As an employee benefit program, workers’ compensation reimburses injured employees for the medical expenses they incur and for lost wages during their injury and recovery period. When determining eligibility for workers’ compensation, medical chart reviews are an important consideration. Before a workers’ compensation claim can be finalized, any existing liens must be identified and attended to. A lien is the legal right an entity has against the property of another.
What are the different types of liens in connection with a workers’ compensation claim?
- Medicare/Medicaid lien: If Medicare or Medicaid paid for the worker’s medical treatments for the injury or illness claimed by the worker in his/her claim petition, such amounts have to be reimbursed to those agencies. An injured worker who is covered by Medicare or Medicaid should not seek treatment on an unauthorized basis, and also not mention the work injury when treating for a non-work related condition. If the worker mentions that he/she has a compensation claim, the doctor may note that injury in his/her chart and the doctor’s staff may list that injury as a code and submit it to Medicare along with the non-work related concerns. This would result in a Medicare/Medicaid lien.
- Private insurer lien: Private health insurers that pay for treatment for a work-related injury also have a lien against the claim. This lien will have to be repaid when the workers’ compensation carrier reimburses the health insurer for its payments.
- Lien attached to a third-party lawsuit: When a worker is injured on the job, workers’ compensation pays him/her for medical expenses or lost wages. If someone other than the employer is responsible for the injuries, the worker may be able to file a third-party lawsuit and get compensated for things workers’ compensation doesn’t pay for such as pain and suffering. If workers’ compensation paid the worker for lost wages or medical treatment, the law allows them “to take a lien” against the third-party lawsuit to reimburse them for a portion of what they paid the worker. The process in which the workers’ compensation insurer claims a right to reimbursement from a third-party, who is also responsible for the worker’s injury, is known as “subrogation.” Typically, workers’ compensation takes a lien only for about two-thirds of what they paid the worker. In case there has been no recovery in the third-party lawsuit, no lien applies and the workers’ compensation claim can be settled.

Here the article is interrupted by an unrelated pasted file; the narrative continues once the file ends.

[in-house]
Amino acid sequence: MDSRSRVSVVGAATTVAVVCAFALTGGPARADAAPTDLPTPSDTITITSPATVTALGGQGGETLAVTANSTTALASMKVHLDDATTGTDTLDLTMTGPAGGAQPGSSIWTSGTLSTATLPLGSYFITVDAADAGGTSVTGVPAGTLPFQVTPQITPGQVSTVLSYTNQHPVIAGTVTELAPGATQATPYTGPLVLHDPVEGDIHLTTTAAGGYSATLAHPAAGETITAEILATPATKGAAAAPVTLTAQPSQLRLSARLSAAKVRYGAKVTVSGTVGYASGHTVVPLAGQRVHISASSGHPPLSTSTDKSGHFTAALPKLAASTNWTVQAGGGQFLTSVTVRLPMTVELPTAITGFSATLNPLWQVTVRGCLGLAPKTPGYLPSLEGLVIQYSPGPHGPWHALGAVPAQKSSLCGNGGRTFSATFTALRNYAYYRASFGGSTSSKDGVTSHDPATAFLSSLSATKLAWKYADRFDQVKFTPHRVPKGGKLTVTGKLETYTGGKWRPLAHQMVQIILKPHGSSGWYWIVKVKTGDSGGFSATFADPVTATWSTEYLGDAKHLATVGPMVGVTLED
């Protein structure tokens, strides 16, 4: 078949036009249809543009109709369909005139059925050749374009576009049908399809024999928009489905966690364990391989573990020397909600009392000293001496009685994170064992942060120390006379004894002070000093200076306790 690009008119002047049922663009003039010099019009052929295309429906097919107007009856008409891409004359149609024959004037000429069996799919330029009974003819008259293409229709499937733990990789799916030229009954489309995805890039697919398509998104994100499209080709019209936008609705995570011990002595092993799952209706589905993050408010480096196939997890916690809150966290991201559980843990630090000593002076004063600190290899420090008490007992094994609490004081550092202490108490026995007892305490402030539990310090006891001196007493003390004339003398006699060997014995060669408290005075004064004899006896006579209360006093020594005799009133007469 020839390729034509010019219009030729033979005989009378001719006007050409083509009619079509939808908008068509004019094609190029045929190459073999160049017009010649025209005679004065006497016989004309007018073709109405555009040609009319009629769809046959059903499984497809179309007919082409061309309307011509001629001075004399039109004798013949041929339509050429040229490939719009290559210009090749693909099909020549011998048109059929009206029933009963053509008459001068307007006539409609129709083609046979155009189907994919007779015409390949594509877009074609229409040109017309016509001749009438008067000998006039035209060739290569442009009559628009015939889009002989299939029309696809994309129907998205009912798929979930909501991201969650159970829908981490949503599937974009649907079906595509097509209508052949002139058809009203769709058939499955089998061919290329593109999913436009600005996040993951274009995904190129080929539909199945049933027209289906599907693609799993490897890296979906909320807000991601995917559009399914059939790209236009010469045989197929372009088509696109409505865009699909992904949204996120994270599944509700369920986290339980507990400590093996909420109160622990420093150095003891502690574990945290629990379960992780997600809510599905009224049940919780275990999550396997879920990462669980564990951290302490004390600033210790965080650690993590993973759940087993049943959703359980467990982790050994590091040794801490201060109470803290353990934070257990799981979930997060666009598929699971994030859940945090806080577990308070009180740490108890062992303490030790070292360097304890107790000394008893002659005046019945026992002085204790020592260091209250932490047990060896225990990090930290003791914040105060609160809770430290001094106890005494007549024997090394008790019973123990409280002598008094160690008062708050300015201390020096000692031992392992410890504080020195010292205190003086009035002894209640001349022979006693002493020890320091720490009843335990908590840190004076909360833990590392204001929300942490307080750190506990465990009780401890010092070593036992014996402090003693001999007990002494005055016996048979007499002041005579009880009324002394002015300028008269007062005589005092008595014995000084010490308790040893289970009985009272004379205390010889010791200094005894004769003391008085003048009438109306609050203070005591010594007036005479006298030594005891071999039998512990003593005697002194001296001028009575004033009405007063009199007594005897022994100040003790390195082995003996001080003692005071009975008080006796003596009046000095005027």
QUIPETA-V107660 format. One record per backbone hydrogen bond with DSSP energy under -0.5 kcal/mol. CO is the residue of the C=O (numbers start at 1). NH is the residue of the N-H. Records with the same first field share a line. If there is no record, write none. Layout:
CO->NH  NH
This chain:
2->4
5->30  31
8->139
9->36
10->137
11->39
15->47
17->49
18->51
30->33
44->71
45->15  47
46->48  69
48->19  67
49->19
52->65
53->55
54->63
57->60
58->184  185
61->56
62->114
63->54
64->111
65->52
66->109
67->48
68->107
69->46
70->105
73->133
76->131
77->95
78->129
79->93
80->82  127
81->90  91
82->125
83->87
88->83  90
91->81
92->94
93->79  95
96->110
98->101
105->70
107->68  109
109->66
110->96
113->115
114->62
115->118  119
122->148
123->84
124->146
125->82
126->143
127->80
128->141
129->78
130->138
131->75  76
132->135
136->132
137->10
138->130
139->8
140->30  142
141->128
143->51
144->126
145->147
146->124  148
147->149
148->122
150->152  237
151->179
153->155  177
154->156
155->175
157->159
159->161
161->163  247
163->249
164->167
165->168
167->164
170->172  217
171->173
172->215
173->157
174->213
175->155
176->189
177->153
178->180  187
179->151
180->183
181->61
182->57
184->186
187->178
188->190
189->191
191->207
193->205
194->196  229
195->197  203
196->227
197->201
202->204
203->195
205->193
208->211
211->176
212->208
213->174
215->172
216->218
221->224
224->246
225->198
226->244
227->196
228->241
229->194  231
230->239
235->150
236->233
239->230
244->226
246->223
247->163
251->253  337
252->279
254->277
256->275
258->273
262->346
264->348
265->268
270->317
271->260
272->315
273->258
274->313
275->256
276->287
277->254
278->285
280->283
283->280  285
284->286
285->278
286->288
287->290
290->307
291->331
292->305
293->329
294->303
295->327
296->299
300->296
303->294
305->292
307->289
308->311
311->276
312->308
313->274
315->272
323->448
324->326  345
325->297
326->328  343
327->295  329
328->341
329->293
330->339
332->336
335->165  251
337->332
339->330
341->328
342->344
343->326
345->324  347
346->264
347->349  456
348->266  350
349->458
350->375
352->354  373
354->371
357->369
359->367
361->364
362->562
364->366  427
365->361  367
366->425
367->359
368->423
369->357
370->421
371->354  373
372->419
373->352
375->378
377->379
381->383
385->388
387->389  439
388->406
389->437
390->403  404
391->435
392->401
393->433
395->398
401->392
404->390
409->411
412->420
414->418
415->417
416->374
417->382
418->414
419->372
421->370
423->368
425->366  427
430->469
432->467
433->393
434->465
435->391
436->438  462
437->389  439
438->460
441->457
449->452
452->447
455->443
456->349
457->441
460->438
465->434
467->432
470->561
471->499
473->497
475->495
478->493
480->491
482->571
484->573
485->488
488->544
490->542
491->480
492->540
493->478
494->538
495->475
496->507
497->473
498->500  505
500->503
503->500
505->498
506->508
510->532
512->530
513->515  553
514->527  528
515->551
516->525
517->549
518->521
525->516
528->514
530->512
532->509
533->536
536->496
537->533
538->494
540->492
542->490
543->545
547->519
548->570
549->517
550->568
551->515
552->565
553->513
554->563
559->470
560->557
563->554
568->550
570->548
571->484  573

- State temporary disability lien: State temporary disability liens occur when an injured worker treats with an unauthorized medical doctor, unaware of workers’ compensation treatment laws; or when a claim is denied by the workers’ compensation insurer. Such a lien must be reimbursed at the conclusion of a workers’ compensation case. A workers’ compensation judge may sometimes rule out a state disability lien if he/she finds that the medical condition on which the lien is based is not related to the injured worker’s claim.
- Child support lien: If an injured worker has child support arrears, at the time of settlement or trial in the workers’ compensation case, the judge will sign an order for child support to be deducted from the settlement or trial if the net amount owed to the client after deducting attorney fees and medical report costs are greater than $2000.
- Attorney lien: if the injured worker changes attorneys, the original attorney would assert a lien. Before the case can be finalized, there has to be an attorney fee split arrangement.
Workers’ compensation attorneys provide efficient assistance to their client claimants and ensure that they understand the various types of liens that may be involved. The injured worker’s eligibility for workers’ compensation is determined through medical peer review and other scrutiny. Once the claim is settled or during trial, attorney assistance will prove valuable to claimants in understanding what their benefits actually are after the liens attached are deducted.